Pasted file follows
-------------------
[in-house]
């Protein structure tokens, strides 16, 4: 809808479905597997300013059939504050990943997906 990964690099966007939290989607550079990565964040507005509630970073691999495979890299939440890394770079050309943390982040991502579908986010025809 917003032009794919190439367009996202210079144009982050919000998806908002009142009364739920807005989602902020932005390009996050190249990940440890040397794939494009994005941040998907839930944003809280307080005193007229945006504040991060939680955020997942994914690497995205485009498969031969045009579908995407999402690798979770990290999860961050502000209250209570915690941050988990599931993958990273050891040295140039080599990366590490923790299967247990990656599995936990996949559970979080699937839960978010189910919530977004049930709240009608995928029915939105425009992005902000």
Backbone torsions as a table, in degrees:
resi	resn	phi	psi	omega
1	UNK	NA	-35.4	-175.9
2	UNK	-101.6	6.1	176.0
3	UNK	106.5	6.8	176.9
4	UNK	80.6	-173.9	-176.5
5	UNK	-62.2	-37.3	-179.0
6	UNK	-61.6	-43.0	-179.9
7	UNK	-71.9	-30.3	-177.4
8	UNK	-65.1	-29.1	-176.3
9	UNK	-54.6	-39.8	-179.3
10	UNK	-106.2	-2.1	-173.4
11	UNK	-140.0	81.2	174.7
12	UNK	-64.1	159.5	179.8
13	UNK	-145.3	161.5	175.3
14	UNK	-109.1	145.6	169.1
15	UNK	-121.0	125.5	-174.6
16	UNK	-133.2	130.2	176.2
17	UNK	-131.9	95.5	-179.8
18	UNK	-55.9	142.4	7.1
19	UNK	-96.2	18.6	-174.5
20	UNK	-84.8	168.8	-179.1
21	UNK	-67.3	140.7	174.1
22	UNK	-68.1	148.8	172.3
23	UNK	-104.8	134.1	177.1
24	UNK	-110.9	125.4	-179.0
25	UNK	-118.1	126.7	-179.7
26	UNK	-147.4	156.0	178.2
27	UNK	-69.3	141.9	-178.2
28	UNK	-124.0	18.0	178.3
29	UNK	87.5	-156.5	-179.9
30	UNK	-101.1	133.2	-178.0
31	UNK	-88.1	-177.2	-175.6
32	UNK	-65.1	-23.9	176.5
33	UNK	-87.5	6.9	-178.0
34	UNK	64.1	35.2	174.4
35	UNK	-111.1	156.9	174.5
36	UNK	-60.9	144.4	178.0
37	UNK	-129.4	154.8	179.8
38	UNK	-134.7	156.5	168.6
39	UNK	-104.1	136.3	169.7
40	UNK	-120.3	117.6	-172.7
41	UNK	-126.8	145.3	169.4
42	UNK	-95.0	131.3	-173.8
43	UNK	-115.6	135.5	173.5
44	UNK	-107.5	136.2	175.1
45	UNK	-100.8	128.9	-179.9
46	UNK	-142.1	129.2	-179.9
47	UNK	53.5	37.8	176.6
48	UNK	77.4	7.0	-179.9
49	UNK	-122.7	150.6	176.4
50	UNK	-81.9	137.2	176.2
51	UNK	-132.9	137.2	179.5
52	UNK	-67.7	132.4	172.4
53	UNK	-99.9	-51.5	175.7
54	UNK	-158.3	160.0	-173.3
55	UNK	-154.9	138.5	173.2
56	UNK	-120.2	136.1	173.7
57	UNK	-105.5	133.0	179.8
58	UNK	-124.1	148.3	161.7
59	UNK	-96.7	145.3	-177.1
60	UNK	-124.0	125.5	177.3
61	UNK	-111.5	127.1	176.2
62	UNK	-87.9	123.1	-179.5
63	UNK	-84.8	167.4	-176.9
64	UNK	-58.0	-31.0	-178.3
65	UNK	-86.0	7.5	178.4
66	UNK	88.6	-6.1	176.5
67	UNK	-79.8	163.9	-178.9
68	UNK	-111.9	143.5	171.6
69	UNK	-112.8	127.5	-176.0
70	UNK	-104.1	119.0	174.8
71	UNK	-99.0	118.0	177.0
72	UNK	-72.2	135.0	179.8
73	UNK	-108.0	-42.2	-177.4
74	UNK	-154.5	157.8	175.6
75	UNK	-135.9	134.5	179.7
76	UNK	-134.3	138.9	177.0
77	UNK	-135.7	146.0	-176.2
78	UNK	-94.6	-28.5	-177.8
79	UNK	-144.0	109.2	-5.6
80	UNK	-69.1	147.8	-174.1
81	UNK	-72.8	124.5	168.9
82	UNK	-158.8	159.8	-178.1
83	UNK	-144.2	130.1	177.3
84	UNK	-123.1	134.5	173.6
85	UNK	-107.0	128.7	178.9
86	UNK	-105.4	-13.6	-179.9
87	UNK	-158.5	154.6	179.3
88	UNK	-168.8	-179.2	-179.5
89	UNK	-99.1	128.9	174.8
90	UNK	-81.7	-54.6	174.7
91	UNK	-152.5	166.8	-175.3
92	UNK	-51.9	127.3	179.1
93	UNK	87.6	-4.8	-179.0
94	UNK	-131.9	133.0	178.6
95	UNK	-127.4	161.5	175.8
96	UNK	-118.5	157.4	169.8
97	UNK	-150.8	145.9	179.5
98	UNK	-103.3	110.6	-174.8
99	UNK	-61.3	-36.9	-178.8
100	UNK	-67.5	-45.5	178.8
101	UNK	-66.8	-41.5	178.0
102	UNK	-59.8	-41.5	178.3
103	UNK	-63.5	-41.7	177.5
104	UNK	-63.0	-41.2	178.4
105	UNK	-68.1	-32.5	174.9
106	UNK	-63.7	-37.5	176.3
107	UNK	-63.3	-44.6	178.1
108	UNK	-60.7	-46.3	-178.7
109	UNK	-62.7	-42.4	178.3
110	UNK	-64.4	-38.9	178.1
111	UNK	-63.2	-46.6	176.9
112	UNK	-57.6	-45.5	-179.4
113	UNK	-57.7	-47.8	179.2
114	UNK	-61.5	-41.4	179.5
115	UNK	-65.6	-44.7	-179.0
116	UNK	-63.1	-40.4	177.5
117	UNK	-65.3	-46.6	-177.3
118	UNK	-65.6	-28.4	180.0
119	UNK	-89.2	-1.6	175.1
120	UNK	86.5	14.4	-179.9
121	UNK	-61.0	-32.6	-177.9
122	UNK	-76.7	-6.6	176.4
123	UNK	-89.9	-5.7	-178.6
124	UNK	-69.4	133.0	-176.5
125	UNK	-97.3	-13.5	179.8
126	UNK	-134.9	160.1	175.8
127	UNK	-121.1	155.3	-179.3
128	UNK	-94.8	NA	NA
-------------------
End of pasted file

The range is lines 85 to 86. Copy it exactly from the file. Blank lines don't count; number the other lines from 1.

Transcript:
81	UNK	-72.8	124.5	168.9
82	UNK	-158.8	159.8	-178.1